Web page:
Retirement accounts offer some measure of protection against judgments. But you must understand how these protections work. You may be limited in your protections, depending on the account involved. If you lose your retirement funds in a lawsuit, you'll have to start your savings plan over, or you may not be able to retire as planned.
Some retirement plans are protected by the Employee Retirement Income Security Act (ERISA). ERISA protects these plans against judgments from creditors and from bankruptcy. An example of an ERISA-protected plan is a 401k. This means you cannot lose your retirement account to a creditor. However, you may not be able to make additional contributions to your account, depending on the circumstances of your case and the decision of the court.
Non-qualified accounts are retirement accounts not qualified under ERISA. An example of this type of plan is an annuity. Protections for non-qualified accounts vary according to the state in which you live. Annuities, for example, enjoy complete protection in some states, but no protection in others.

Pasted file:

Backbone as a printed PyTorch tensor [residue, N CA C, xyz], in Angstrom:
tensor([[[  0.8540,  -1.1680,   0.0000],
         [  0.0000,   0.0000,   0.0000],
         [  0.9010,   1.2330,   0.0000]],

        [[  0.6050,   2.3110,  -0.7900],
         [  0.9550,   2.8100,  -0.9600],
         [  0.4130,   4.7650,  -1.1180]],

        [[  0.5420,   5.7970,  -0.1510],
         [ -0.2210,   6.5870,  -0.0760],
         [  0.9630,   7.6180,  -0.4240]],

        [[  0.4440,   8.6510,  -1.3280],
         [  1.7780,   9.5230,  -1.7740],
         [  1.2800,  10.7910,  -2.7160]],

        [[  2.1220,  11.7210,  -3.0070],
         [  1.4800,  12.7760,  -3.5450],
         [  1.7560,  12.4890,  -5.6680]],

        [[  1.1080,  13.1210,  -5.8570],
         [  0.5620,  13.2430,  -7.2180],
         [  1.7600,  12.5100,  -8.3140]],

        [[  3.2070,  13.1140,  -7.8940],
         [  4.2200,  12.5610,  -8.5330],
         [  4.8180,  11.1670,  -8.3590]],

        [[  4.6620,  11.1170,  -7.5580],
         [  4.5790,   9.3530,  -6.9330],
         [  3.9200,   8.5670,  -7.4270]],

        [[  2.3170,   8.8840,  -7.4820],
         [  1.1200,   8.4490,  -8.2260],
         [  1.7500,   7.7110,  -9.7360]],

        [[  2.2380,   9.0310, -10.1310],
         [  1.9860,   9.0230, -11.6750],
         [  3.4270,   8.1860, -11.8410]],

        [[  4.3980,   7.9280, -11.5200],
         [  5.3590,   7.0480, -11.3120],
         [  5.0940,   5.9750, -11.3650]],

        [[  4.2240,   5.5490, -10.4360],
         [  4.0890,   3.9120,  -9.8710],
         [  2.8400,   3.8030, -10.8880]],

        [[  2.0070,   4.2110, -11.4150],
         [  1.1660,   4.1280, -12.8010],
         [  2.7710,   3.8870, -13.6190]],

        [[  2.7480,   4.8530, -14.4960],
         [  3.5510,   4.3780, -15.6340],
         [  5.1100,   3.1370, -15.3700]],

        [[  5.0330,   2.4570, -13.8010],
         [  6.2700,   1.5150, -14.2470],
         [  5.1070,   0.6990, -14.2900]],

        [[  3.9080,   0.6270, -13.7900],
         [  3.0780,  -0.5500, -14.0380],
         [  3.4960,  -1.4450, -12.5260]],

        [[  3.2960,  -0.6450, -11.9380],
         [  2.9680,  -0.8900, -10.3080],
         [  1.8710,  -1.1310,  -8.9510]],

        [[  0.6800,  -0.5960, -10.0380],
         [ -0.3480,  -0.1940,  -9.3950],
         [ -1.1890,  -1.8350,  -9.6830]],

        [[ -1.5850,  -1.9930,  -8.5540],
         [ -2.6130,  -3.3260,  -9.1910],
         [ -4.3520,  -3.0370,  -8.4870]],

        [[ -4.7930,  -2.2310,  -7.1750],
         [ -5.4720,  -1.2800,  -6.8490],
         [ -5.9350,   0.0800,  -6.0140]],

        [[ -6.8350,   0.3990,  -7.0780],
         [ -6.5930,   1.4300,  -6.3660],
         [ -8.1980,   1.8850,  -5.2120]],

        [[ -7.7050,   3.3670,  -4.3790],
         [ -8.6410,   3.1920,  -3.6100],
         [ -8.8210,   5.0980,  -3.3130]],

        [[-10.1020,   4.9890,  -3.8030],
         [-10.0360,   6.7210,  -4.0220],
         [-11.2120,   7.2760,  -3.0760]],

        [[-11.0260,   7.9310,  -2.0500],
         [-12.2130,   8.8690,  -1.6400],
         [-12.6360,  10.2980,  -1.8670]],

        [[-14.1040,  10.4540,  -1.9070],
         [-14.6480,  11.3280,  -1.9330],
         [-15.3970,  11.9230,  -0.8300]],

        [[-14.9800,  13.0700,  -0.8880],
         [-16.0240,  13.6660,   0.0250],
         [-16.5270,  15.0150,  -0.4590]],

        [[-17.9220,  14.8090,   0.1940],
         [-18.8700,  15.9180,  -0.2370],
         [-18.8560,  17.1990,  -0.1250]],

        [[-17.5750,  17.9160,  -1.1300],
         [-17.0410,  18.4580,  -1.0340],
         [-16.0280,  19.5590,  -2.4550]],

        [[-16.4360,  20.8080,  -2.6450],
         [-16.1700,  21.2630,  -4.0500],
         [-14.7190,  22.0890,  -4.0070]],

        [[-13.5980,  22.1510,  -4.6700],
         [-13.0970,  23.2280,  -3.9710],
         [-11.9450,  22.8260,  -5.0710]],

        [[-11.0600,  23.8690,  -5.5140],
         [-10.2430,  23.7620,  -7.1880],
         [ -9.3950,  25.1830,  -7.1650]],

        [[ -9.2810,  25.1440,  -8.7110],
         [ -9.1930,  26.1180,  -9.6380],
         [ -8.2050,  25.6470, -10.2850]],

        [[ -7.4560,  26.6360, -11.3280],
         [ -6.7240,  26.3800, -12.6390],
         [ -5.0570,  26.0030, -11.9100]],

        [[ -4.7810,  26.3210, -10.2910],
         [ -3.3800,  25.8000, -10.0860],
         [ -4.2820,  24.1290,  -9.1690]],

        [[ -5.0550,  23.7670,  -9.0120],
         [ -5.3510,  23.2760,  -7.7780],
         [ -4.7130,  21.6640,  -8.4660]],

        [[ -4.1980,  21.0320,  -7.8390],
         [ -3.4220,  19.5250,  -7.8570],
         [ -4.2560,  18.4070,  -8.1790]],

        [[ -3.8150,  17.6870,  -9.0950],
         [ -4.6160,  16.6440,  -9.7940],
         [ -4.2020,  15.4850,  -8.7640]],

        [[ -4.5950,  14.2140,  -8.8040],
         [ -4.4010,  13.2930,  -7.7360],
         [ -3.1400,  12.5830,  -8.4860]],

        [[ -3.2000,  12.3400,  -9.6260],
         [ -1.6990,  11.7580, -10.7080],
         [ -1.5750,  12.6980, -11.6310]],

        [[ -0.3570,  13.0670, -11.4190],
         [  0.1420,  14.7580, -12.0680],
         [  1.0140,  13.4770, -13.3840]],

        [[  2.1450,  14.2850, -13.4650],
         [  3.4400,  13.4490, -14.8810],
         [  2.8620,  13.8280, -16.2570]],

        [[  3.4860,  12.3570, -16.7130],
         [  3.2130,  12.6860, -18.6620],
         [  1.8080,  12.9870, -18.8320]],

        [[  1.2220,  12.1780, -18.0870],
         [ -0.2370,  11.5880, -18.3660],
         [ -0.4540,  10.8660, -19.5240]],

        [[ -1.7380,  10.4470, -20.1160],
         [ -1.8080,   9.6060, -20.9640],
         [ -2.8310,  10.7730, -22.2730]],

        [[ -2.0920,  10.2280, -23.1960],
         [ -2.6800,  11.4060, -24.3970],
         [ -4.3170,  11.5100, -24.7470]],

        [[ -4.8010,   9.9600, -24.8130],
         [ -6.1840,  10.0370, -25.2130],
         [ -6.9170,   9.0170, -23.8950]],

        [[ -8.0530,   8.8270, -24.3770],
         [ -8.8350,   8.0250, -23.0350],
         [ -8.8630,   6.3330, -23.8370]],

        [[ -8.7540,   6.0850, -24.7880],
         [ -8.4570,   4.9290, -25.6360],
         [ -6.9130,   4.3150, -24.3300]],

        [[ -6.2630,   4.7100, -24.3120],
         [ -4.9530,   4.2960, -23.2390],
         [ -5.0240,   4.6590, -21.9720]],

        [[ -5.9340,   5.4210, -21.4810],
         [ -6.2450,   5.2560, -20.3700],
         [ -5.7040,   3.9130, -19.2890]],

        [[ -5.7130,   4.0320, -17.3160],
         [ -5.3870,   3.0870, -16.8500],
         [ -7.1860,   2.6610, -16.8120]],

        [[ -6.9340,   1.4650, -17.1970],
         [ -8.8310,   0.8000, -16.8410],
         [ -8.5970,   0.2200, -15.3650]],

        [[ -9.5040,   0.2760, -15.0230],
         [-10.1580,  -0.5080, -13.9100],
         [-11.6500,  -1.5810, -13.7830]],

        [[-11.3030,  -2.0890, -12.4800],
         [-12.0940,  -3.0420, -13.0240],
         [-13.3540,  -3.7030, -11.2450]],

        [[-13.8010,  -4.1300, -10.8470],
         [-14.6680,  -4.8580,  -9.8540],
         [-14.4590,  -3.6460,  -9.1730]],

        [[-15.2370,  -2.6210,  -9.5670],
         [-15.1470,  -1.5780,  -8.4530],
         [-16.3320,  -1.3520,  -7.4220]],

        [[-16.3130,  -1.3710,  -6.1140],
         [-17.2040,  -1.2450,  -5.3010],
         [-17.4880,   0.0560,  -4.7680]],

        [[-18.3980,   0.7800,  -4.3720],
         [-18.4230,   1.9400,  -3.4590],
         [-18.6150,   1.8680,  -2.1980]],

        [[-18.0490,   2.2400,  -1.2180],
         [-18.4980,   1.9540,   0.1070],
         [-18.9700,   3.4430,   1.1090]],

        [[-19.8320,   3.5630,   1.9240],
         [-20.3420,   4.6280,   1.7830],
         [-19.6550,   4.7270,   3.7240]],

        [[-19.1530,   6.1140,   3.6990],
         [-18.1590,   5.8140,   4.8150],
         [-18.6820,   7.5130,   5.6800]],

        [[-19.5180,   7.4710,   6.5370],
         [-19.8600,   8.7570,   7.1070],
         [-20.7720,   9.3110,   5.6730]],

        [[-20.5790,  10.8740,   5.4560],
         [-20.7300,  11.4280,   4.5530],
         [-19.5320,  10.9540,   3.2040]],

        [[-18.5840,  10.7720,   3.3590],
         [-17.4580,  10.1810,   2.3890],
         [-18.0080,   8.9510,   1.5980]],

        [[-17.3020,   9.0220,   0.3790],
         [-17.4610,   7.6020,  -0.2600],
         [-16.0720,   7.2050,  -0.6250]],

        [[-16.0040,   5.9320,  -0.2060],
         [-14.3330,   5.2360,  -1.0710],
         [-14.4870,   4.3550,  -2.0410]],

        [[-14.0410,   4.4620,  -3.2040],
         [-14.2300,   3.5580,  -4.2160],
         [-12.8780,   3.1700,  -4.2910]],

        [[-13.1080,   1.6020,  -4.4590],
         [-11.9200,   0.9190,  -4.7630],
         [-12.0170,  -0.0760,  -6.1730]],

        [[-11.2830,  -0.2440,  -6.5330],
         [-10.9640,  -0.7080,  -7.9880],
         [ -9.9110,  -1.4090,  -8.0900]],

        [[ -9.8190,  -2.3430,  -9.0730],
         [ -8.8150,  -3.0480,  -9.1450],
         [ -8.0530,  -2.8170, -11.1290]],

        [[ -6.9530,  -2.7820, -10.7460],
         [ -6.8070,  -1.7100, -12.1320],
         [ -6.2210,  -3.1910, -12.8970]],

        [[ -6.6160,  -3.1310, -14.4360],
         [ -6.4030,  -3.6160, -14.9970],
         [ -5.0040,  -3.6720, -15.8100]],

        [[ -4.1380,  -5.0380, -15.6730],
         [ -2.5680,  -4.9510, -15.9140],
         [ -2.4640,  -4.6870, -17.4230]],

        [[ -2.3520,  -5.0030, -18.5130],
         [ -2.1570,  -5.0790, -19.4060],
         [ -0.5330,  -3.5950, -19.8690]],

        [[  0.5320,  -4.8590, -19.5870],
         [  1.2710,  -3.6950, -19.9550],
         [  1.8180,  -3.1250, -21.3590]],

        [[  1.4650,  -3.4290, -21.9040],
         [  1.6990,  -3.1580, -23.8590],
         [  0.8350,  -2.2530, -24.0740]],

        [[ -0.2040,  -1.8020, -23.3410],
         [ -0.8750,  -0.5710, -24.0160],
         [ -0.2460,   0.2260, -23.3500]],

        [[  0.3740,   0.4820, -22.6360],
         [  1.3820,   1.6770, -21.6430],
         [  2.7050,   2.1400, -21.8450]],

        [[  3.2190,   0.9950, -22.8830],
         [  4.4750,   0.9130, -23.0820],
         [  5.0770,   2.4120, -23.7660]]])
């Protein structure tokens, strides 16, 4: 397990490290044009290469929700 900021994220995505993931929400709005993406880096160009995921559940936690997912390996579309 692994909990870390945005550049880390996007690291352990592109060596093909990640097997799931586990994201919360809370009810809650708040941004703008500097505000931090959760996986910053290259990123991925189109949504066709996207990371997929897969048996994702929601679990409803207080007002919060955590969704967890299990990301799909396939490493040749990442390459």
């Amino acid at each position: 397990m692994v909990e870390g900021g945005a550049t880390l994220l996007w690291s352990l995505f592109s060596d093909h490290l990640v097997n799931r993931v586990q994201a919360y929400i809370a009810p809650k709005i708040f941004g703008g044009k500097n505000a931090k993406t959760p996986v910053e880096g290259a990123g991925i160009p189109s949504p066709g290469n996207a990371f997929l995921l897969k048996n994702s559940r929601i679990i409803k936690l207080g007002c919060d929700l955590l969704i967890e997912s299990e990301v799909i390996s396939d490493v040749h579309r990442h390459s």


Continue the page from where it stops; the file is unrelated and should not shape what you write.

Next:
IRAs are protected under the Bankruptcy Abuse Prevention And Consumer Protection Act of 2005. This act exempts up to $1 million of benefits in the IRA. Anything above this amount may be taken to satisfy a judgment. You may not be able to make additional contributions to your IRA, depending on your specific circumstances.
In all cases, you are not protected if the court suspects you are attempting to defraud your creditors. You may not hide money that should otherwise be paid in a judgment. The intent of the protections is to secure money you've already saved. It's not meant to help you avoid paying your creditors money you owe to them.
I am a Registered Financial Consultant with 6 years experience in the financial services industry. I am trained in the financial planning process, with an emphasis in life insurance and annuity contracts. I have written for Demand Studios since 2009.